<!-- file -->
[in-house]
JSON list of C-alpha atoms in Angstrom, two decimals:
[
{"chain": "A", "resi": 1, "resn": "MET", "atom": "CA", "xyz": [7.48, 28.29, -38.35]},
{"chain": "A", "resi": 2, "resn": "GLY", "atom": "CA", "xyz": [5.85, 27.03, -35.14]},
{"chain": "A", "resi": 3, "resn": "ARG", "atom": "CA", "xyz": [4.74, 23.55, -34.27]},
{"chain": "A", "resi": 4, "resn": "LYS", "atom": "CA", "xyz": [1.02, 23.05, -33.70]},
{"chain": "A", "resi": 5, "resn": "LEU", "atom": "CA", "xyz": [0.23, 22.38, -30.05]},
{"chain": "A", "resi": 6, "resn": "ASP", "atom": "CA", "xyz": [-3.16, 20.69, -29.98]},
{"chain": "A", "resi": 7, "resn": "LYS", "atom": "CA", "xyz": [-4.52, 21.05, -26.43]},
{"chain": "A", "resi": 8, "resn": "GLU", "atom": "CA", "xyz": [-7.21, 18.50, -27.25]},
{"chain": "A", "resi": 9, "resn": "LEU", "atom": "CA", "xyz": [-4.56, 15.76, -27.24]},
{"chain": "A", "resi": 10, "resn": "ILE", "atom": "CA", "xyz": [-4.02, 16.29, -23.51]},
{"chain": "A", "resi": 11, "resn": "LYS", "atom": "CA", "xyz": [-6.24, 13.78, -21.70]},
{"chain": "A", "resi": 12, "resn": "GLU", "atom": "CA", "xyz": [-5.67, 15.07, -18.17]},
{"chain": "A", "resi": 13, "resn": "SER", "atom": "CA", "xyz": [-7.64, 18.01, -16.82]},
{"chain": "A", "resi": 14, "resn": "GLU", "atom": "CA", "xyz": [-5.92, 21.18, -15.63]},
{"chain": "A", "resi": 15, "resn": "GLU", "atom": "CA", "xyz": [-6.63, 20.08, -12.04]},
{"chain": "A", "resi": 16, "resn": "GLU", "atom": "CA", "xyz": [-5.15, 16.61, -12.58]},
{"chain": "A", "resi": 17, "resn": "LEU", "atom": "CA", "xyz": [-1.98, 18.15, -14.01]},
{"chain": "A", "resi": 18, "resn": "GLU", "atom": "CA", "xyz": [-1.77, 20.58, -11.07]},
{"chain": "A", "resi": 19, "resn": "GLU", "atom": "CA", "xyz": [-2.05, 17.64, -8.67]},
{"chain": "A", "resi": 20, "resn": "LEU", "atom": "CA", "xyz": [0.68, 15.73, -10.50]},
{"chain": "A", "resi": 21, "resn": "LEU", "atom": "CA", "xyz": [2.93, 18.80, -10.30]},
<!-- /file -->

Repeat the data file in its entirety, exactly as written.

[in-house]
JSON list of C-alpha atoms in Angstrom, two decimals:
[
{"chain": "A", "resi": 1, "resn": "MET", "atom": "CA", "xyz": [7.48, 28.29, -38.35]},
{"chain": "A", "resi": 2, "resn": "GLY", "atom": "CA", "xyz": [5.85, 27.03, -35.14]},
{"chain": "A", "resi": 3, "resn": "ARG", "atom": "CA", "xyz": [4.74, 23.55, -34.27]},
{"chain": "A", "resi": 4, "resn": "LYS", "atom": "CA", "xyz": [1.02, 23.05, -33.70]},
{"chain": "A", "resi": 5, "resn": "LEU", "atom": "CA", "xyz": [0.23, 22.38, -30.05]},
{"chain": "A", "resi": 6, "resn": "ASP", "atom": "CA", "xyz": [-3.16, 20.69, -29.98]},
{"chain": "A", "resi": 7, "resn": "LYS", "atom": "CA", "xyz": [-4.52, 21.05, -26.43]},
{"chain": "A", "resi": 8, "resn": "GLU", "atom": "CA", "xyz": [-7.21, 18.50, -27.25]},
{"chain": "A", "resi": 9, "resn": "LEU", "atom": "CA", "xyz": [-4.56, 15.76, -27.24]},
{"chain": "A", "resi": 10, "resn": "ILE", "atom": "CA", "xyz": [-4.02, 16.29, -23.51]},
{"chain": "A", "resi": 11, "resn": "LYS", "atom": "CA", "xyz": [-6.24, 13.78, -21.70]},
{"chain": "A", "resi": 12, "resn": "GLU", "atom": "CA", "xyz": [-5.67, 15.07, -18.17]},
{"chain": "A", "resi": 13, "resn": "SER", "atom": "CA", "xyz": [-7.64, 18.01, -16.82]},
{"chain": "A", "resi": 14, "resn": "GLU", "atom": "CA", "xyz": [-5.92, 21.18, -15.63]},
{"chain": "A", "resi": 15, "resn": "GLU", "atom": "CA", "xyz": [-6.63, 20.08, -12.04]},
{"chain": "A", "resi": 16, "resn": "GLU", "atom": "CA", "xyz": [-5.15, 16.61, -12.58]},
{"chain": "A", "resi": 17, "resn": "LEU", "atom": "CA", "xyz": [-1.98, 18.15, -14.01]},
{"chain": "A", "resi": 18, "resn": "GLU", "atom": "CA", "xyz": [-1.77, 20.58, -11.07]},
{"chain": "A", "resi": 19, "resn": "GLU", "atom": "CA", "xyz": [-2.05, 17.64, -8.67]},
{"chain": "A", "resi": 20, "resn": "LEU", "atom": "CA", "xyz": [0.68, 15.73, -10.50]},
{"chain": "A", "resi": 21, "resn": "LEU", "atom": "CA", "xyz": [2.93, 18.80, -10.30]},